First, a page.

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TE WANANGA. haerenga atu i Whaingaroa ki Waikato, a koia anake, a no te ata tu, ka tae aia ki te kainga o te Kaora i Waipa. He mea ki ano taua kaumatua i oho i te moe, haere tonu a Te Pihopa ki te kainga Maori. He nui te koa a te iwi Maori o aua ra ki nga Minita, a na te iwi aia i kai ai i te kai, he mea hoki kei muri noa ata ana hoa e haere mai ana, me ana kai Pakeha, ara, te tii, te huka, te Taro Pihikete. He nui ano hoki te mahi a Te Pihopa ki nga iwi i nga Motu o Hawaiki nei. kotahi Maori o te Motu o Pate i kitea ki Hokianga. He mea hoki i haere mai taua Maori i taua kainga ki te rapu i nga tangata kauhau i te kupu a te Atua. He mea runanga marire e taua iwi o taua Motu, kia haere taua tangata o ratou ki te toro i taua iwi kau- hau i te Rongo-pai a te Atua. A i eke mai taua Ma- ori hei heramana ki te kaipuke i rore mai ki Hokianga ano ka u tana kaipuke ki reira, ka kite taua Maori i te Apiha a te Kawanatanga, a na taua Apiha i tono taua Maori kia Te Pihopa, a na Te Pihopa taua Maori i kawe ano ki taua kainga i Pate. A tahuri katoa taua iwi o tana Motu ki te karakia ki te Atua pono. A na tana tangata i whakahokia nei e Pihopa i tino kite ai nga Maori o aua Motu i te pai, me te kaha a te Pihopa ki te mahi i nga mahi ma te Atua.

Te Wananga

Published every Saturday _______ SATURDAY, MAY 4. 1878.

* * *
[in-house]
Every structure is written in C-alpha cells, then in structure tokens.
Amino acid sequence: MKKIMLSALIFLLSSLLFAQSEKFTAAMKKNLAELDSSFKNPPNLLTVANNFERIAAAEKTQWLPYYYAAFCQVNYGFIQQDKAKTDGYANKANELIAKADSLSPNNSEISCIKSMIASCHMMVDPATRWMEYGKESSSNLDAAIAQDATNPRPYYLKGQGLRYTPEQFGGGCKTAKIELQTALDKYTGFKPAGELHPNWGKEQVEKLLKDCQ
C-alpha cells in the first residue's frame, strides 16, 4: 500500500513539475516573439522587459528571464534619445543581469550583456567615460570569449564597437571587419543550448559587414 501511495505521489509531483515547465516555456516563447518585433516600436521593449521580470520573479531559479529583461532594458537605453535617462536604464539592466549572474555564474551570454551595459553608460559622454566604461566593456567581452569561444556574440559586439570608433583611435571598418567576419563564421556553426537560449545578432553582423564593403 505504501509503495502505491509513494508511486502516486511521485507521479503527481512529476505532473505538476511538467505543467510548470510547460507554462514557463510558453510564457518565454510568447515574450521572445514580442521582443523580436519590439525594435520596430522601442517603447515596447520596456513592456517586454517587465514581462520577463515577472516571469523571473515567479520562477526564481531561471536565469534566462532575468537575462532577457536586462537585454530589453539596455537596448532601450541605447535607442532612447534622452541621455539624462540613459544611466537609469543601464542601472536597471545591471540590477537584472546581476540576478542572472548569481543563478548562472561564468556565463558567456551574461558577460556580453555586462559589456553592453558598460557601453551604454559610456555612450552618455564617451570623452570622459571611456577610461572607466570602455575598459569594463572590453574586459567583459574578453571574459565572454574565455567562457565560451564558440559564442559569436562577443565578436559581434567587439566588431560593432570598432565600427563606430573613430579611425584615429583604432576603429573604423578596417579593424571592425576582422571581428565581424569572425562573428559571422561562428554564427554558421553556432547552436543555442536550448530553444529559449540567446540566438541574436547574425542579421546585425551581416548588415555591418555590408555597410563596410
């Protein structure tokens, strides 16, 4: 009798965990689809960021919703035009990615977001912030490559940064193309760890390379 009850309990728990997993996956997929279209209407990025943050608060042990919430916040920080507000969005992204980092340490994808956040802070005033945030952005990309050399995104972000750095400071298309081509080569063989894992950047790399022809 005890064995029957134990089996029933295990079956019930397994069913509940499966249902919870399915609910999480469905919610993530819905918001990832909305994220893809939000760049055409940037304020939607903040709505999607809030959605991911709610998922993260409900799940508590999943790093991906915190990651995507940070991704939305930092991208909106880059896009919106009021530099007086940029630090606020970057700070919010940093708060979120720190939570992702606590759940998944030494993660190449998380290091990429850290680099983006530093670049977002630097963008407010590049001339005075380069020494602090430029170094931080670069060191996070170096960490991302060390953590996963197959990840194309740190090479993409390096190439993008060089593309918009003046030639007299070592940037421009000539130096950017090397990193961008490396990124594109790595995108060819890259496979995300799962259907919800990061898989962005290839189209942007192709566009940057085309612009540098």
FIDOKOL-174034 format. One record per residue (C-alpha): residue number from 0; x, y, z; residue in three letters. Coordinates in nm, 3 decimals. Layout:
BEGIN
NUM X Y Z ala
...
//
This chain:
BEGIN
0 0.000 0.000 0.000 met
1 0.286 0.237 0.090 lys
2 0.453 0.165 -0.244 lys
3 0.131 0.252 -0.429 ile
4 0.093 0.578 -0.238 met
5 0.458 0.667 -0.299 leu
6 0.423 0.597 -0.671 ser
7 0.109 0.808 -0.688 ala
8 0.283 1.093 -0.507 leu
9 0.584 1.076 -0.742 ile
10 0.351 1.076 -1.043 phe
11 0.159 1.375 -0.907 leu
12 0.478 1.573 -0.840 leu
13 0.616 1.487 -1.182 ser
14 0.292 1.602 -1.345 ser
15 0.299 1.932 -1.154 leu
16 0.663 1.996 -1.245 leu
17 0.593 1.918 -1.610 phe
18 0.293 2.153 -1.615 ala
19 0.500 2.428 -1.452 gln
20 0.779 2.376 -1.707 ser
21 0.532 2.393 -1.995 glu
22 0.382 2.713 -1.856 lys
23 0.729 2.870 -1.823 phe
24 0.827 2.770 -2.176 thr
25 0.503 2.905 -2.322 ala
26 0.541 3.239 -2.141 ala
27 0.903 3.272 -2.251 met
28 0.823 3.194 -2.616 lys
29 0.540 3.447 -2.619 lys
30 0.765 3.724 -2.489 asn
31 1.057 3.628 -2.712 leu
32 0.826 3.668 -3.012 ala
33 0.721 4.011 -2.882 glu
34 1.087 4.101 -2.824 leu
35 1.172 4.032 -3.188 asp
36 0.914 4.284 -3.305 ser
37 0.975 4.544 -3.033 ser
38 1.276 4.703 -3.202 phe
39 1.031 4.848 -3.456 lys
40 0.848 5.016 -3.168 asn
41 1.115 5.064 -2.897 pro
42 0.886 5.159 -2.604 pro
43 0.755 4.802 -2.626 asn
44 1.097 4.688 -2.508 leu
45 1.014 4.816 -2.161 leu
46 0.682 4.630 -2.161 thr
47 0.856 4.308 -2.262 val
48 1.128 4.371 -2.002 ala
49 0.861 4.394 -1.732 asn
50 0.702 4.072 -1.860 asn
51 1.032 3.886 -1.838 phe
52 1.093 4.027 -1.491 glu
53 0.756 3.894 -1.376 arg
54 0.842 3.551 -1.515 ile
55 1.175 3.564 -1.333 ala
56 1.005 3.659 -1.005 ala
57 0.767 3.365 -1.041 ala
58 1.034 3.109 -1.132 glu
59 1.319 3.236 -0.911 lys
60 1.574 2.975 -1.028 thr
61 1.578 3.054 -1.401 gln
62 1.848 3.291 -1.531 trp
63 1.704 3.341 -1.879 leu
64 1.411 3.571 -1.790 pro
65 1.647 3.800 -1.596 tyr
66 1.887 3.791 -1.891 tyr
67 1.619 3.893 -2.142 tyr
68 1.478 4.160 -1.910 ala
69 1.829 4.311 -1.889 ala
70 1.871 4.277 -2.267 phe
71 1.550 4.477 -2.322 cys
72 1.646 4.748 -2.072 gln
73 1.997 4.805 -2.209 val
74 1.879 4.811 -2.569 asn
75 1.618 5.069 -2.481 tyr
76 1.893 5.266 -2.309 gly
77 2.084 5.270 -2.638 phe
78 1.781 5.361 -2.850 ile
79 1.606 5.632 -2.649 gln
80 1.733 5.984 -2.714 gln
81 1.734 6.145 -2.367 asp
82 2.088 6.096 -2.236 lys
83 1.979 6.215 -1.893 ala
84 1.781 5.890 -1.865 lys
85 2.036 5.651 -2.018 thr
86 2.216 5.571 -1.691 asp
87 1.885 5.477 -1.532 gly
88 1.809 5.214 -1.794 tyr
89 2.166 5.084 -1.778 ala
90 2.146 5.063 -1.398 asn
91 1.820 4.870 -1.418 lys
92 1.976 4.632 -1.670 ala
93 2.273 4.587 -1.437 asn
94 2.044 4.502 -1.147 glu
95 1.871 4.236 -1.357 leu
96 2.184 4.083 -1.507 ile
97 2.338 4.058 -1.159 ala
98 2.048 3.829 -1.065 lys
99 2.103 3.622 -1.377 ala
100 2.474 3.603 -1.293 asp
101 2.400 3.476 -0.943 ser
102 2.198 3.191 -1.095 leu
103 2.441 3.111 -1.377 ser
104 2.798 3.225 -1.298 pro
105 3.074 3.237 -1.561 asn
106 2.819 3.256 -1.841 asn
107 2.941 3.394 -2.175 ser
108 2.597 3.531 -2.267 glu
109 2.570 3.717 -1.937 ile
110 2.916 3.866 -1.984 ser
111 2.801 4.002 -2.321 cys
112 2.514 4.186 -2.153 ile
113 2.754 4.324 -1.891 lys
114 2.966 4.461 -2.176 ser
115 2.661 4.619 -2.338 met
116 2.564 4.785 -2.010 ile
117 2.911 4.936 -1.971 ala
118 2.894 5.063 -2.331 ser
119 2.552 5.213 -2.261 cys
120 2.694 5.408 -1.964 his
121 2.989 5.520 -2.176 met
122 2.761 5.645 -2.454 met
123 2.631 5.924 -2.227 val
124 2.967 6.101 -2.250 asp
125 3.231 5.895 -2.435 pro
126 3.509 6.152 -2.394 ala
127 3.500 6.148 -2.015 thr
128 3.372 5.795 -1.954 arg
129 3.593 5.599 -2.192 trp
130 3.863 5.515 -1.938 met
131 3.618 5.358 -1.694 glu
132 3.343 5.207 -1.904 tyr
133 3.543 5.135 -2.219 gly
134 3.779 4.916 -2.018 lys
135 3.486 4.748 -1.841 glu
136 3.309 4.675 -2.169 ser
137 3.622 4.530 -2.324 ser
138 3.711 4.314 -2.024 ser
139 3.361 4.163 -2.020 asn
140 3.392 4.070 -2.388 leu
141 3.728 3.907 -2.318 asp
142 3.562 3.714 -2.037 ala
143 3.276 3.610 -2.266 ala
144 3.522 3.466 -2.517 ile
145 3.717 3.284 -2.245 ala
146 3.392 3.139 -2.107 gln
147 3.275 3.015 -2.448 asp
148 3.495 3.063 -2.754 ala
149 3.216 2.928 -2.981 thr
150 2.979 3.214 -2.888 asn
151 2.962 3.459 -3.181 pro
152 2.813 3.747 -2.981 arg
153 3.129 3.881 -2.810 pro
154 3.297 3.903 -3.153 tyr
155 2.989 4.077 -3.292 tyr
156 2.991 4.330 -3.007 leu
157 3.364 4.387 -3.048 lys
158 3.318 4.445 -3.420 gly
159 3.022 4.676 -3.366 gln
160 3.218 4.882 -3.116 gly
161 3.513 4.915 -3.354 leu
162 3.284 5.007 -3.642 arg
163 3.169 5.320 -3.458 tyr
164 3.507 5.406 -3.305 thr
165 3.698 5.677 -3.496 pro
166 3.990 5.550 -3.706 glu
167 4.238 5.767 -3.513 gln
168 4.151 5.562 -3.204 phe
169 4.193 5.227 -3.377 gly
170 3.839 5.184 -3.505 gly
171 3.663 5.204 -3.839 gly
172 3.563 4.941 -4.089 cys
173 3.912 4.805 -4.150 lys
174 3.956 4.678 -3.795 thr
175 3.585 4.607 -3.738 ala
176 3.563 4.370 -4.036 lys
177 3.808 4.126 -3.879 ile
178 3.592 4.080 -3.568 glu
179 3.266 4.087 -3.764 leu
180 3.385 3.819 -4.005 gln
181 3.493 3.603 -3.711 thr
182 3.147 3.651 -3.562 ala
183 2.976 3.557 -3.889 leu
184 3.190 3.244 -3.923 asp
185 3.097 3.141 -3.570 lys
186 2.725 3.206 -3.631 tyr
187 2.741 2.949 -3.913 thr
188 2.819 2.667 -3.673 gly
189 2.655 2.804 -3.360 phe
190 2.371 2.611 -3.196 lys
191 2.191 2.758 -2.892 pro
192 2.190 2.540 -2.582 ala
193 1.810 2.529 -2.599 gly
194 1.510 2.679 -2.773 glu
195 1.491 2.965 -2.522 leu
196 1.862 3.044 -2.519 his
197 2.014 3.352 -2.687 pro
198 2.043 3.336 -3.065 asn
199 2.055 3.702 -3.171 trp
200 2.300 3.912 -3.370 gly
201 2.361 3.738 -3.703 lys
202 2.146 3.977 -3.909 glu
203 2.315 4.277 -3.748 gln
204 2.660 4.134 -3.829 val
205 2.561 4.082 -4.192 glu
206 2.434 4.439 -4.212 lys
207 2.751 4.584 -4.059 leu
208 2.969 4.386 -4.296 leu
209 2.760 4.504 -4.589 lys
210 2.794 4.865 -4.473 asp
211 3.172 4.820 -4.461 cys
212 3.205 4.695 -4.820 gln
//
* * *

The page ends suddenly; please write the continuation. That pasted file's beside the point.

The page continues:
THE LATE BISHOP SELWYN THE news from England informs us of the death of Bishop Selwyn. To most of our readers, especially to those old chiefs who have seen and heard the late Bishop preach the Word of God to the Maori people, this news of his death will bring sorrow, as they at all times could seek and obtain the advice and assistance of him, of all others (from his superior knowledge, and wide views of all that concerns not only the future world, but also those tilings that pertain to this world), was the most capable to give them, counsel. The late Bishop died on the 11th. of April, 187S ; he was then in his 69th year. He was born in Rich- mond, in Surrey, in 1809, and. was the son of the late William Selwyn, Esq., of Richmond. He was edu- cated in Eton and St. John's College, Cambridge, where he was distinguished as a classical scholar, having been in the first class iu classics. While i ding as tutor and curate at Windsor iu 1841 Le was consecrated. Bishop of New Zealand. His college life was distinguished by a robust power of body and mind he was one of the most untiring walkers, wrestlers, and swimmers ut the college. In deter- mination, of purpose not any obstacle which the intellect or bodily exercise could overcome could deter him from accomplishing. These powers of endurance gave him a superior position as the future and the first Bishop of New Zealand. At the time Le was appointed to that position in New Zealand widen he so ably and fervently filled, there had been little or no amount of information given to the world in respect to the Maori language, as it was not till 1837 that a translation into the Maori language of the New Testament had been published, which was accom- plislied by the ministers of the Church of England at Paihia, iu the Bay of Islands. There had, of course, been published in 1820 a book which, was drawn up by Professor Lee. from information and observations obtained by him from Hongi and Wai- kato, the Maori chiefs who visited England in that year, purporting to be a grammar of the Maori lan- guage, hut. the use of that volume by anyone learning the Maori language would be sure to confound, them iu their first attempt to obtain any information what- ever as to the construction or the rules By. which the Maori language is guided. With these two books the late Bishop began, his study of the.language of the people over whom he was to exercise the. duties of a Christian teacher and Bishop, anxi to whom, in their own language, he was to unfold the truths of the everlasting God. The voyage iu those clays occu- pied four months in passing from England to these shores, and in that time, and with such help as the indomitable Bishop had in the two books we have. named, he had so far mastered the Maori language that ou the morning of the first Sabbath which, he spent in New Zealand he occupied the pulpit in the church at Paihia and preached to a Maori congrega- tion in their own tongue. Those of the European public who were in the congregation on that occasion. who, from a long residence in New Zealand, were perfectly competent to judge on the subject, spoke in the most glowing terms of the very able and clear. manner, and the perfect command of the Maori, lan- guage which, the late Bishop exhibited on that occa-. sion. Some of the old chiefs asked where the new. teacher of God had seen the Maori people, and how he had learnt their language so soon—he had not . been one week in New Zealand, and he could speak better than some Europeans who had been with, the Maori people for many years. When the late Bishop first landed on these shores he was in his 33rd year— young, active, and full of hope, and concocting plans of action for the future good of the Church. One of the first reforms he desired to accomplish was to declaim against all and every use by man, especially the ministers of the Gospel, of the horse as a means of conveyance for man from place to place. The . Bishop argued that man, with the locomotive power given to him by his Maker, was sufficient for any and every emergency iu travelling, Such doctrine in regard to the horse was looked on with dismay by some of the old Missionaries, who had for years plodded through swamps and mud in the Maori tracks (there were not any roads then ) to visit the various tribes to whom they preached. Those old and good men (before horses had been introduced into New Zealand) had spent the strength and fire of their youth on such tracks through forest, over swamps and across creeks and rivers and